|Meryl Streep memorably portrayed the title character in film version The French Lieutenant's Woman by John Fowles|
The French Lieutenant's Woman (1969)
by John Fowles
English post-modernist/existentialist author John Fowles has three books on the first version of the 1001 Books list. Two of them, The Collector and The Magus, I read in high school. I may have actually pulled them off of my parent's book shelf, because I'm not sure how else my 15 year old self could have tracked down John Fowles. That is proof enough that Fowles was still a popular author widely in circulation circa the mid 1990's in the San Francisco Bay Area.
The French Lieutenant's Woman was a hit on it's own merit and also popular in the 1981 movie version, which actually featured a script written by playwright Harold Pinter. I guess the association with my high school taste (which also included Ayn Rand, in addition to the usual Beat/Existentialist/Russian suspects) and my parent's bookshelf has prejudiced my present self against him, but it's hard to dislike The French Lieutenant's Woman, which, I think, is probably the first full-blown post-modernist work of historical fiction. The combination of post-modern technique and the conventions of the 19th century novel has proved to be an enduring formula for both popular and critical success. The Wikipedia page is called "Historiographic metafiction" and it's worth listing some of the well known examples:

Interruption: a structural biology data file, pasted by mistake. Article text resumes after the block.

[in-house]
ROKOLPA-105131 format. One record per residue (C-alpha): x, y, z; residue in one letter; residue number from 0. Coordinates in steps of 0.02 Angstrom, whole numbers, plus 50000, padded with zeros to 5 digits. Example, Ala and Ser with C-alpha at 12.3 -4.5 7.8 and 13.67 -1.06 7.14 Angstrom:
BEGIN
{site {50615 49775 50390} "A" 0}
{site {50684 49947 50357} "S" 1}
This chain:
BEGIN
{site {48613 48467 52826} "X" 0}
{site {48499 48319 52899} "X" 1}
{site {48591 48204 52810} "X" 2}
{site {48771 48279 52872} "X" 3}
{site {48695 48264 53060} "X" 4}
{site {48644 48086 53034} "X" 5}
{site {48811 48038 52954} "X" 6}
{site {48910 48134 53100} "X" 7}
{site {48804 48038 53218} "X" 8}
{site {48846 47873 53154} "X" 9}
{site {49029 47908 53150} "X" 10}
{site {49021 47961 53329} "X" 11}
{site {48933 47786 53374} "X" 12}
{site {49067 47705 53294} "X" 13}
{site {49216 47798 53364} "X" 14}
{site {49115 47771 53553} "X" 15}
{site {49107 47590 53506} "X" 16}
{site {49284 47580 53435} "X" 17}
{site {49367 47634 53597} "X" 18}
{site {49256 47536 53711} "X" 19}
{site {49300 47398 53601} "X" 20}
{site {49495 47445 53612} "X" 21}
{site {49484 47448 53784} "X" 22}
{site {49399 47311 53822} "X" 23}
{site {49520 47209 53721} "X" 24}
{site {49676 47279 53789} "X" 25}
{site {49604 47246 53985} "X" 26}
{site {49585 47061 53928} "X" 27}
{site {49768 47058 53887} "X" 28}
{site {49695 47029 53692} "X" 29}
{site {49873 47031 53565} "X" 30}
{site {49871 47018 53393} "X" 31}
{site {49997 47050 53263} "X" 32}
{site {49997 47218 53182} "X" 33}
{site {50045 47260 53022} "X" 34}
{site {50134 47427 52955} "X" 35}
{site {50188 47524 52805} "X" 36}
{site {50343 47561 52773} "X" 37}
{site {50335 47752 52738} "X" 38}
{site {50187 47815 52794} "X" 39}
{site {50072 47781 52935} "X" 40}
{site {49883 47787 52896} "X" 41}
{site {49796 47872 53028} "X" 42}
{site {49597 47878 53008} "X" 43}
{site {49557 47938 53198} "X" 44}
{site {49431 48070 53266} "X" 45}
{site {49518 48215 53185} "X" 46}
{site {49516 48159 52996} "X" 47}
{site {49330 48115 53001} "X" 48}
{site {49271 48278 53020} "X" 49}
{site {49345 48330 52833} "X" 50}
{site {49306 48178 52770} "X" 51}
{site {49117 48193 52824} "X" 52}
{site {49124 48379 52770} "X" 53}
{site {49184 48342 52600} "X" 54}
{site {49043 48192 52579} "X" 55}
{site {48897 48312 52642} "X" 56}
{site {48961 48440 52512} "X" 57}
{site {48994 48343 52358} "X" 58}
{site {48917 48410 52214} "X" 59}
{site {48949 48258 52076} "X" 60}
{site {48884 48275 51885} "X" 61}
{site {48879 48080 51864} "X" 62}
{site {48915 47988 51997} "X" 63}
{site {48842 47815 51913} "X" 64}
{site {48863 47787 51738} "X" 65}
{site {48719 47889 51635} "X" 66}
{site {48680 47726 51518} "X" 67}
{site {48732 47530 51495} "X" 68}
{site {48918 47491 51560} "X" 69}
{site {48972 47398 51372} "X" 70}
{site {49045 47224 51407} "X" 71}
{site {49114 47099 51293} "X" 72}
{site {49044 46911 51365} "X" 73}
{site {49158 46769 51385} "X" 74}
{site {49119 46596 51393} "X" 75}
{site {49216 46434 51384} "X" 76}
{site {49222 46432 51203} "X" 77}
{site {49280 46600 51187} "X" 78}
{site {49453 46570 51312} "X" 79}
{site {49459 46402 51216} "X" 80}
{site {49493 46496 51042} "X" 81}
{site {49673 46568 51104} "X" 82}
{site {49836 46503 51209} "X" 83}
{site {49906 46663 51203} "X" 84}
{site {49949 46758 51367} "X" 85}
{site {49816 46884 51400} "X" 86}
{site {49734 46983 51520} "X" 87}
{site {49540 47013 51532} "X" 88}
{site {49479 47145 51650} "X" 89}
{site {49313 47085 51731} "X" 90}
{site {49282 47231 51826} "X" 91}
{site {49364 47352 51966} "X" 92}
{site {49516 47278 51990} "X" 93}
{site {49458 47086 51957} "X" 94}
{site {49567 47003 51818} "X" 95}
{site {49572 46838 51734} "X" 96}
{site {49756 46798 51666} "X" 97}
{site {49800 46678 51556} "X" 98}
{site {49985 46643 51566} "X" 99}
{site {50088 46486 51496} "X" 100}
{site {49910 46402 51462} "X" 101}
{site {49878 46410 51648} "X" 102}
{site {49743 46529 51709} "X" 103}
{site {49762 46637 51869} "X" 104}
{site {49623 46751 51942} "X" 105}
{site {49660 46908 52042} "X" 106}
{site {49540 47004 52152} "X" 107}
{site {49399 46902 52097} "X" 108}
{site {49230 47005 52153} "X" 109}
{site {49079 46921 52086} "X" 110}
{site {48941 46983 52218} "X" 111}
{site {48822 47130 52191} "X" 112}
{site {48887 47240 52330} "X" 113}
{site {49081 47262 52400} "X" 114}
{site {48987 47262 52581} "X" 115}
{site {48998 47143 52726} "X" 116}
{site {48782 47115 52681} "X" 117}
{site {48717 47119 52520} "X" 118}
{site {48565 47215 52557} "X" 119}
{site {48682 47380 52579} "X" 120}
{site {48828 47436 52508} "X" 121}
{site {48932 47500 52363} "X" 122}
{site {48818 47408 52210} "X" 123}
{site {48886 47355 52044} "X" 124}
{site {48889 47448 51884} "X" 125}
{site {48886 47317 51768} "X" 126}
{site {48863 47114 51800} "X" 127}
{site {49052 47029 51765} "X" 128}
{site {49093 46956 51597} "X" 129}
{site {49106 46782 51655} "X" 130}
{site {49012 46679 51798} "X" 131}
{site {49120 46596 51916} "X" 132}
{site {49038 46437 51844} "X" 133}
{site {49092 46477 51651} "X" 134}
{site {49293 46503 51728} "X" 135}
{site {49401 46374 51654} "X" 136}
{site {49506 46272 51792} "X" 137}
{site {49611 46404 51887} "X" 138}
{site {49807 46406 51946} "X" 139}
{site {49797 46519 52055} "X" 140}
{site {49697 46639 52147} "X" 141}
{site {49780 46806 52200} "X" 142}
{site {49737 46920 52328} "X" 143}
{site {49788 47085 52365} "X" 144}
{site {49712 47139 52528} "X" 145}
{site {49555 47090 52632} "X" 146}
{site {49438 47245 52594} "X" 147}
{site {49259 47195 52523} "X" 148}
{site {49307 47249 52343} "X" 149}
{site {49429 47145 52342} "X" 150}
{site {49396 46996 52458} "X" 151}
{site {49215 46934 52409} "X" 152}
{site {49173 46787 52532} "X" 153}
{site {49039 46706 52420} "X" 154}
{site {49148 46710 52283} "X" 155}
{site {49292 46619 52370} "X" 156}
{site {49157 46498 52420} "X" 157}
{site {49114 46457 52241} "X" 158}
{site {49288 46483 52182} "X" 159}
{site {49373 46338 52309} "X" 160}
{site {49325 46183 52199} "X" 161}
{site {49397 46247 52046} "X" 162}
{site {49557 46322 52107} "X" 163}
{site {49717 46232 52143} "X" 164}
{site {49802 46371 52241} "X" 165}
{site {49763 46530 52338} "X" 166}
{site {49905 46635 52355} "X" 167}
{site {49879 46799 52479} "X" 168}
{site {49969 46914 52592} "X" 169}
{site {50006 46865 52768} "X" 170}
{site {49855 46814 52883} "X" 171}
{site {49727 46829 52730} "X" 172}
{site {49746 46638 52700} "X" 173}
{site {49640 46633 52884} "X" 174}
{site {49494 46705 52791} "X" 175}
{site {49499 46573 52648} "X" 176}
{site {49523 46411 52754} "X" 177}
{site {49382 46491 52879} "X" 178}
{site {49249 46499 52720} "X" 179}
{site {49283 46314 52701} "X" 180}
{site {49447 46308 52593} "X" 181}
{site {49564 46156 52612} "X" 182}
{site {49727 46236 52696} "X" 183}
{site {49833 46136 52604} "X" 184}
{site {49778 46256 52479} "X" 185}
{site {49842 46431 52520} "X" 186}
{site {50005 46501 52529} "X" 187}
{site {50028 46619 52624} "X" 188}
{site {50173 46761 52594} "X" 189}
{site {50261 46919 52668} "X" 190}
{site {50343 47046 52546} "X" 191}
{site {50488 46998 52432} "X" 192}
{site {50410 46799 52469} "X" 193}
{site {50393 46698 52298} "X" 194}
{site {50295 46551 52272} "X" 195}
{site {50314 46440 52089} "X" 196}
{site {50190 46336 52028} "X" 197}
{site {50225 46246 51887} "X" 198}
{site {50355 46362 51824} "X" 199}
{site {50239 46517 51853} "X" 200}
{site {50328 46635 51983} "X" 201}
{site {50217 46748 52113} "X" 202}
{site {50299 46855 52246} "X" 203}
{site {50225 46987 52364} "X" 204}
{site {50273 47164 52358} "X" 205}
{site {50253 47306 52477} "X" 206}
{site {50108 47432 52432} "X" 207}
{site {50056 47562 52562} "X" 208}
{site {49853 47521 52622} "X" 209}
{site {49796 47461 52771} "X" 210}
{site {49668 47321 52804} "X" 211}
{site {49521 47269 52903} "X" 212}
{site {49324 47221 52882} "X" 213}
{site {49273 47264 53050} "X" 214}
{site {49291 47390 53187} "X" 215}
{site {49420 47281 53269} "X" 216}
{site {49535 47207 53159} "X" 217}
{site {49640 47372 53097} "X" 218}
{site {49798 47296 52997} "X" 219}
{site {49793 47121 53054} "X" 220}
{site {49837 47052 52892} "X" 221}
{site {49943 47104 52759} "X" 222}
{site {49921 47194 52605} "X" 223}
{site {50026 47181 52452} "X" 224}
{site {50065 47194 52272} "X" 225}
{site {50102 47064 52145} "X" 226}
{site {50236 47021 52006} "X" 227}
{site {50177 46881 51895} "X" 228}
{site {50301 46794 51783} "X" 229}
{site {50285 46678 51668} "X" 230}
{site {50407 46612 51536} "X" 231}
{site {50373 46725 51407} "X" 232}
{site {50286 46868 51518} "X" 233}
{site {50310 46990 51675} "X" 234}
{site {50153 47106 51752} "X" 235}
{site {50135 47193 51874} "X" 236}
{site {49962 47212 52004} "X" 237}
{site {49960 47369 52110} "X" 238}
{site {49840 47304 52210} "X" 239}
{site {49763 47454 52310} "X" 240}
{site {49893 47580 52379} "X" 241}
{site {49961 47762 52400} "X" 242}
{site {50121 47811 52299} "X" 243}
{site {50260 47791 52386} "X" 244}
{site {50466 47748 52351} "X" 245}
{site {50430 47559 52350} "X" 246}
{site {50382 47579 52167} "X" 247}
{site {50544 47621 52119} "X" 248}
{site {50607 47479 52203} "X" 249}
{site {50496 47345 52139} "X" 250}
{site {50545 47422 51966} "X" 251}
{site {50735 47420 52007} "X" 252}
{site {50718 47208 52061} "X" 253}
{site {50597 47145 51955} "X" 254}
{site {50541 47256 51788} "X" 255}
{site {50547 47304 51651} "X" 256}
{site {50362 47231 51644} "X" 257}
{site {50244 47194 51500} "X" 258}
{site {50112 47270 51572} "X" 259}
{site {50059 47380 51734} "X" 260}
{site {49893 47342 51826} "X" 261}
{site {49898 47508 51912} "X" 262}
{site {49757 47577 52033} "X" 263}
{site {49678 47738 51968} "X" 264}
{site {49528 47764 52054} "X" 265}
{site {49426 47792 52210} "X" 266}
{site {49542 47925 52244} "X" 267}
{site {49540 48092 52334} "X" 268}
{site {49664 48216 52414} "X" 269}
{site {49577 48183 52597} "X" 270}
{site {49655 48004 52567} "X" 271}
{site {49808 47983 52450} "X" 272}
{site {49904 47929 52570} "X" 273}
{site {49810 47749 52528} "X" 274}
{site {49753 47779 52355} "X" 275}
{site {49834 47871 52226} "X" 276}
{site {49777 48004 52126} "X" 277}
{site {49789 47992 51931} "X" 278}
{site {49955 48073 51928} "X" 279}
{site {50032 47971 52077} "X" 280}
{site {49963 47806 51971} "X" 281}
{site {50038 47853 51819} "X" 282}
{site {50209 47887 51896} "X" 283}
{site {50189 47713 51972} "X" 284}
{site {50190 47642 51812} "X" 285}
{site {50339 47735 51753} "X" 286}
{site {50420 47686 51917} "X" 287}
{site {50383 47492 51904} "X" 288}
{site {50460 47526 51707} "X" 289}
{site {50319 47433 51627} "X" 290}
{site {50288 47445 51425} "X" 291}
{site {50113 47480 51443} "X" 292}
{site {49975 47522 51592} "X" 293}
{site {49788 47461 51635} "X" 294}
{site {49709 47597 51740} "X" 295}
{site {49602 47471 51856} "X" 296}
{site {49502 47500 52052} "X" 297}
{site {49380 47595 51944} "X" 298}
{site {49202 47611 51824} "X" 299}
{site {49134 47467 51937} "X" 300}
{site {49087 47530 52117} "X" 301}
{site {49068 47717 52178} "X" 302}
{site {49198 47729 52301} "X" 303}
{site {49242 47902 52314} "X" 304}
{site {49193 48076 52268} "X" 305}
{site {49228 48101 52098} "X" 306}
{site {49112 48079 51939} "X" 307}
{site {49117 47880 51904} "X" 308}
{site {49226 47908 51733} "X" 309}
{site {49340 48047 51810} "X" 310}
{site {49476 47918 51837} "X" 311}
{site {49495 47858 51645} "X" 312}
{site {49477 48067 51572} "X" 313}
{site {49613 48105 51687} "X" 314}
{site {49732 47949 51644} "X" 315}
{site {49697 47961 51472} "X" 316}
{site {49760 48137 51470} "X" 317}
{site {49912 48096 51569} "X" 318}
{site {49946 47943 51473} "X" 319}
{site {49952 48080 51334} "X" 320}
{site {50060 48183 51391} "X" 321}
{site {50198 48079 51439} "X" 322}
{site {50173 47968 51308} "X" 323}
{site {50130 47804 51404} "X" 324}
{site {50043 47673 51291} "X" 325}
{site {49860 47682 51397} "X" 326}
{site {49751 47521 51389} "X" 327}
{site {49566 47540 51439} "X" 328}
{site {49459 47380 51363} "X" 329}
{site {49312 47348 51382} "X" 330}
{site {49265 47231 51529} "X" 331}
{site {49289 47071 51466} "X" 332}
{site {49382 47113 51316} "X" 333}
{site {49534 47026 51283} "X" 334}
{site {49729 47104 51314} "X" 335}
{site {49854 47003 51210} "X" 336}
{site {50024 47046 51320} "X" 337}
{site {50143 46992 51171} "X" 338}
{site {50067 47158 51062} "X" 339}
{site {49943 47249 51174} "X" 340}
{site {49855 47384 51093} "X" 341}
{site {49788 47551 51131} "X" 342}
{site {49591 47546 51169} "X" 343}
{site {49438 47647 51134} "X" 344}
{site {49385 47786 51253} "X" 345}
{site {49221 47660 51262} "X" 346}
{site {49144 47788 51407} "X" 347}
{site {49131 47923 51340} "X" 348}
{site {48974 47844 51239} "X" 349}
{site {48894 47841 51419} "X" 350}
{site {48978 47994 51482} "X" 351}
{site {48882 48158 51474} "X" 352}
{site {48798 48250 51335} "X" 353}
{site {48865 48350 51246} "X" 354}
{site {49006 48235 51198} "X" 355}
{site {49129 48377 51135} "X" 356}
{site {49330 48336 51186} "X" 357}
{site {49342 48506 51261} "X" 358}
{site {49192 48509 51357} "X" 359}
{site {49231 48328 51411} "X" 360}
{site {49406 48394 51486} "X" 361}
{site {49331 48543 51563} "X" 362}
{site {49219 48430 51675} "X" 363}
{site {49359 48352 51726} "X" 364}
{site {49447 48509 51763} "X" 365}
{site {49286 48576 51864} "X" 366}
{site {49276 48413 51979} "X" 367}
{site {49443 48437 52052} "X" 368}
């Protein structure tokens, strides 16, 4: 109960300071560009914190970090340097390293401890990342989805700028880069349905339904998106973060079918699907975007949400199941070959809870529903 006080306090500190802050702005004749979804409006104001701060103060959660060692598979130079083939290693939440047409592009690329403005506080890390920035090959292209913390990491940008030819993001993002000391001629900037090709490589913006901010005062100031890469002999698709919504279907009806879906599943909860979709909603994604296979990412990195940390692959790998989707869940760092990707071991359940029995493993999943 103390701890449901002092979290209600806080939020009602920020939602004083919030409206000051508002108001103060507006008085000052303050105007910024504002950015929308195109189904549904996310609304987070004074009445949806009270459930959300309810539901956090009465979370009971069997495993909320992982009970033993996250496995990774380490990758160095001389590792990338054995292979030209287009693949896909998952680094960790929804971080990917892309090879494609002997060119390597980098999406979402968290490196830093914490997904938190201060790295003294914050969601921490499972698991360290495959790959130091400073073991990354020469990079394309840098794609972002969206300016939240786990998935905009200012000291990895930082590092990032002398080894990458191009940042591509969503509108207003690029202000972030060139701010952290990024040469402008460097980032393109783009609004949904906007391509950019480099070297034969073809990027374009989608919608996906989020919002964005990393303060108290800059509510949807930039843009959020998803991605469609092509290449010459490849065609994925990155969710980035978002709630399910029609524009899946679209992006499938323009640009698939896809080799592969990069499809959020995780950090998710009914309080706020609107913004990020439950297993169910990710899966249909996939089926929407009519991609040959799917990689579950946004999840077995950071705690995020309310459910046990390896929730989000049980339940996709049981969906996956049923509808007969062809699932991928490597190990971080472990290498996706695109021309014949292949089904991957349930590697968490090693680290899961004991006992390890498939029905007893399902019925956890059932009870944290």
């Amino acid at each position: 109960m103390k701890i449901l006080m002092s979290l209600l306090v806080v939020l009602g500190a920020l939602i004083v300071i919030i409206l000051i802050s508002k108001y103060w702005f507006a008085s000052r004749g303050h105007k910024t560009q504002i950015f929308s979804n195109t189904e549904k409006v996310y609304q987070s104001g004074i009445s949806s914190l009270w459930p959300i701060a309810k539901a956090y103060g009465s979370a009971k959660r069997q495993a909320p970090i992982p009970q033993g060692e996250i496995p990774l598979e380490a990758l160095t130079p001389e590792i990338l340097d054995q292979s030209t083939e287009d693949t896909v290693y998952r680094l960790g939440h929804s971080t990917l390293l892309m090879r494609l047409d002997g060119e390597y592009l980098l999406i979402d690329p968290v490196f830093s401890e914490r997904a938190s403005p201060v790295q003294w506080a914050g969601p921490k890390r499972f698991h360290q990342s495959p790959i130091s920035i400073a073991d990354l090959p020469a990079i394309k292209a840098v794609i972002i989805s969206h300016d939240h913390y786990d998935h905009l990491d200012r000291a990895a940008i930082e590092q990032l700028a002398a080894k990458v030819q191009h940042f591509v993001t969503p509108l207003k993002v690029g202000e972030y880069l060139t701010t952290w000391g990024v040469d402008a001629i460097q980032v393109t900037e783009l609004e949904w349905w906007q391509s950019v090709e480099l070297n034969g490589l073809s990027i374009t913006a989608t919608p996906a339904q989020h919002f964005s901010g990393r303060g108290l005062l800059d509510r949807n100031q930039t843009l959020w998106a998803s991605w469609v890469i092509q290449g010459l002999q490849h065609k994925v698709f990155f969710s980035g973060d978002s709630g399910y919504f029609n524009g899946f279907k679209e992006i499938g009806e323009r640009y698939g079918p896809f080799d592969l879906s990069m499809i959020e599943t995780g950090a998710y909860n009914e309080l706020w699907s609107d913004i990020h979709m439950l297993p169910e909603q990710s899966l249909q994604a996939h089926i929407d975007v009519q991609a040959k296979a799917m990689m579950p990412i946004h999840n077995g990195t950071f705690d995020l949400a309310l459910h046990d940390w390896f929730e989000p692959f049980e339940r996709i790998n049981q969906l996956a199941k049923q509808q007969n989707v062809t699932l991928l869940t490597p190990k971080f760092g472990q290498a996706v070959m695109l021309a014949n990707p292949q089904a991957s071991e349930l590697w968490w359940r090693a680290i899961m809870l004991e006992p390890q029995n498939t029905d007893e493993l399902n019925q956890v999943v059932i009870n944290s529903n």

E.L Doctorow's Ragtime (1975)
Salman Rushdie Midnight's Children (1981)
A.S Byatt Possession (1990)
Michael Ondaatje The English Patient (1992)
Thomas Pynchon Mason & Dixon (1997)
That makes The French Lieutenant's Woman first by half a decade. Fowles achievement is to write a mid 19th century novel from the perspective of a contemporary narrator. Thus, the book both addresses the concerns of a 19th century novel as well as the concerns of the contemporary reader of upscale popular fiction. The plot of The French Lieutenant's Woman blends heavy elements of Thomas Hardy- acknowledged repeatedly by the narrator by having character's reference Hardy during the action- with the Dickensian all-knowing narrator, who also happens to be a time traveler, in that he is narrating a tale set in the 19th century. Fowles goes so far as to introduce himself as a character in the third act.
In 2016 all the post-modern chicanery is a little much, but I can imagine it was quite the revelation in 1969, and it certainly stands up as a worthwhile read today.